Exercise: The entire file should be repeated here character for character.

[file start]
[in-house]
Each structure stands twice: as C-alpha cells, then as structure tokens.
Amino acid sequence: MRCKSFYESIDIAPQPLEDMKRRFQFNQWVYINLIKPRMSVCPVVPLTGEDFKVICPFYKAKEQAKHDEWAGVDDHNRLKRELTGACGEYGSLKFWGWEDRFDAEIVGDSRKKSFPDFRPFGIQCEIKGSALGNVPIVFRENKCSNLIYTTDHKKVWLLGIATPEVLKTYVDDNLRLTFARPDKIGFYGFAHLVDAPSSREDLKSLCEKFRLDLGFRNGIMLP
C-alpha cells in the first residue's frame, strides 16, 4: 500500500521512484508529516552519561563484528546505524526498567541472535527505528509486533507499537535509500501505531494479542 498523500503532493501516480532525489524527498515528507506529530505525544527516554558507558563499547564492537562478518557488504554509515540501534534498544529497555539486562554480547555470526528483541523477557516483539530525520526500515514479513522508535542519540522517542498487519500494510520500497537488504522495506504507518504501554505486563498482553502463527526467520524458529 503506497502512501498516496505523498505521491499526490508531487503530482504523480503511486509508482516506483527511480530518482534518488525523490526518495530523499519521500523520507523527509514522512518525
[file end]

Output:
[in-house]
Each structure stands twice: as C-alpha cells, then as structure tokens.
Amino acid sequence: MRCKSFYESIDIAPQPLEDMKRRFQFNQWVYINLIKPRMSVCPVVPLTGEDFKVICPFYKAKEQAKHDEWAGVDDHNRLKRELTGACGEYGSLKFWGWEDRFDAEIVGDSRKKSFPDFRPFGIQCEIKGSALGNVPIVFRENKCSNLIYTTDHKKVWLLGIATPEVLKTYVDDNLRLTFARPDKIGFYGFAHLVDAPSSREDLKSLCEKFRLDLGFRNGIMLP
C-alpha cells in the first residue's frame, strides 16, 4: 500500500521512484508529516552519561563484528546505524526498567541472535527505528509486533507499537535509500501505531494479542 498523500503532493501516480532525489524527498515528507506529530505525544527516554558507558563499547564492537562478518557488504554509515540501534534498544529497555539486562554480547555470526528483541523477557516483539530525520526500515514479513522508535542519540522517542498487519500494510520500497537488504522495506504507518504501554505486563498482553502463527526467520524458529 503506497502512501498516496505523498505521491499526490508531487503530482504523480503511486509508482516506483527511480530518482534518488525523490526518495530523499519521500523520507523527509514522512518525